Per Capita (by the head): One of two common methods of distributing property when there is no will, the other being “per stirpes”. The difference is in how a predeceased heir is treated. For example, Adam’s will states that the property is to be divided between Joe and Sue, per capita. If Joe dies before Adam, then Sue will receive the entire estate. Under per stirpes distribution, the estate will be split between Sue and Joe’s children.

Per Stirpes (by the branch): One of two common methods of distributing property when there is no will, the other being “by representation”. See above.

Petition: A written request to the court for an order.

Power of Attorney: This is a written document, which gives permission for another person to represent you and act on your behalf for financial matters.

Probate of Will: The legal process of proving a will, appointing an Executor, and settling an estate. It has commonly come to mean the legal process of administering any dead person’s estate, regardless of whether or not a will existed.

Pro bono: Work or services done or performed by an attorney free of charge.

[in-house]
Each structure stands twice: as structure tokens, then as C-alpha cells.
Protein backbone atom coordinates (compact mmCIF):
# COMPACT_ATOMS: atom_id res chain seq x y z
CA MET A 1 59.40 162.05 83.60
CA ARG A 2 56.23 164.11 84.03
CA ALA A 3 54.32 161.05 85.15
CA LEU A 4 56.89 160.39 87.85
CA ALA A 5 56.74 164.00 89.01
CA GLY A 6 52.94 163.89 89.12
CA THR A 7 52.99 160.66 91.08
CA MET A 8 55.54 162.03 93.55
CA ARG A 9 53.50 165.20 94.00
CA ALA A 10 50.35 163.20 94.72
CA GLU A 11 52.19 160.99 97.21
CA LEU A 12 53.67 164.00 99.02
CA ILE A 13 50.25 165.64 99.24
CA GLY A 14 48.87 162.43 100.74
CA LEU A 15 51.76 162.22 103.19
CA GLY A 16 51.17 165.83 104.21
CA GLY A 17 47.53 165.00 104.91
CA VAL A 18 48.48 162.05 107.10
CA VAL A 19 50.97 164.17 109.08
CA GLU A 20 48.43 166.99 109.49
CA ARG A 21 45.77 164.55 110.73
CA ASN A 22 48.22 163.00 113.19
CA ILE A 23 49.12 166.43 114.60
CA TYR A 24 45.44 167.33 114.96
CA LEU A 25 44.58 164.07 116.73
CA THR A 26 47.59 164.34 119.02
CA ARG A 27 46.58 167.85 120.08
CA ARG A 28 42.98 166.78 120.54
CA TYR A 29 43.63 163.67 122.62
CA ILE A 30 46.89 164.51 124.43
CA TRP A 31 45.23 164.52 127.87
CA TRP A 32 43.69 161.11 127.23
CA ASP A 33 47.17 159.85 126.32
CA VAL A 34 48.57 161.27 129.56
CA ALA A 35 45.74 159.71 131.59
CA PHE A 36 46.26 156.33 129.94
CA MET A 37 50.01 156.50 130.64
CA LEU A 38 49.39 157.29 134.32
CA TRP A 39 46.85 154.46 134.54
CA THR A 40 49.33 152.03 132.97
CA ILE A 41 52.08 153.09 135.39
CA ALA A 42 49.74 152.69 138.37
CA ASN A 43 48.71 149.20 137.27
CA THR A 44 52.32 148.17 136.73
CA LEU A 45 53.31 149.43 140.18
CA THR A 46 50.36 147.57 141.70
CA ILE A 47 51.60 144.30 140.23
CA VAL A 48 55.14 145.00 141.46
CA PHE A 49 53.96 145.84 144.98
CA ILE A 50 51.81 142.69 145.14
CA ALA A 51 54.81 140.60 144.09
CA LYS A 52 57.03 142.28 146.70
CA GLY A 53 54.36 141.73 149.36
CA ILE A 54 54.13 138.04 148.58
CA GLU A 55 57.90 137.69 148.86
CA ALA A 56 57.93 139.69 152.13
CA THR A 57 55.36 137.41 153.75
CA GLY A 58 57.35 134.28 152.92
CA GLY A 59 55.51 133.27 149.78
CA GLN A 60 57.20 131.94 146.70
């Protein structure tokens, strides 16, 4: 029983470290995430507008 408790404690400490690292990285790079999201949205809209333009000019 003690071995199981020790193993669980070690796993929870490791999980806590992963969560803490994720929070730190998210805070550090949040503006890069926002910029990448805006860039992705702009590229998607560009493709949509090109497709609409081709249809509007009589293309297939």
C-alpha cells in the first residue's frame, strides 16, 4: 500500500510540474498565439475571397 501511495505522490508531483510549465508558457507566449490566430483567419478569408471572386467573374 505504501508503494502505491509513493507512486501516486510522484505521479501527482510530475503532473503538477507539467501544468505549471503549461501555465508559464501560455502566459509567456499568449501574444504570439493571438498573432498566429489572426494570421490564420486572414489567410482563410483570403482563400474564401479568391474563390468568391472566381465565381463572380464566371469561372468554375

– R –

Real Property: Land, buildings, and whatever is attached or affixed to the land. Generally synonymous with the words “real estate.”

Rescind: To cancel; revoke; terminate.

Residue: This refers to the remainder of the estate after distribution of specified items/land.

Revocation: The act of withdrawal or recall of some power, making void a will.

– S –

Self-Proved Will: A will in which at least two witnesses took an oath, included in the will, at the time the will was signed, and in which both the witnesses’ and the decedent’s signatures were notarized by a qualified notary public.

Subpoena: A document ordering an individual to appear in court and give testimony.

Sui Juris: Of full age and capacity.

– T –

Testate: Having left a will at death.

Testator: The person who made the Will.

Testament: The will.

Trustee: Person or entity authorized by a trust document to handle certain property matters on behalf of another.

– W –

Waiver: The voluntary relinquishment of a privilege or a right.

Will: A written document executed by a person, which gives away a person’s property on or after his or her death.

Witness: This refers to a person present to at the signing of the will and that sign this legal document in their capacity as witnesses to the will.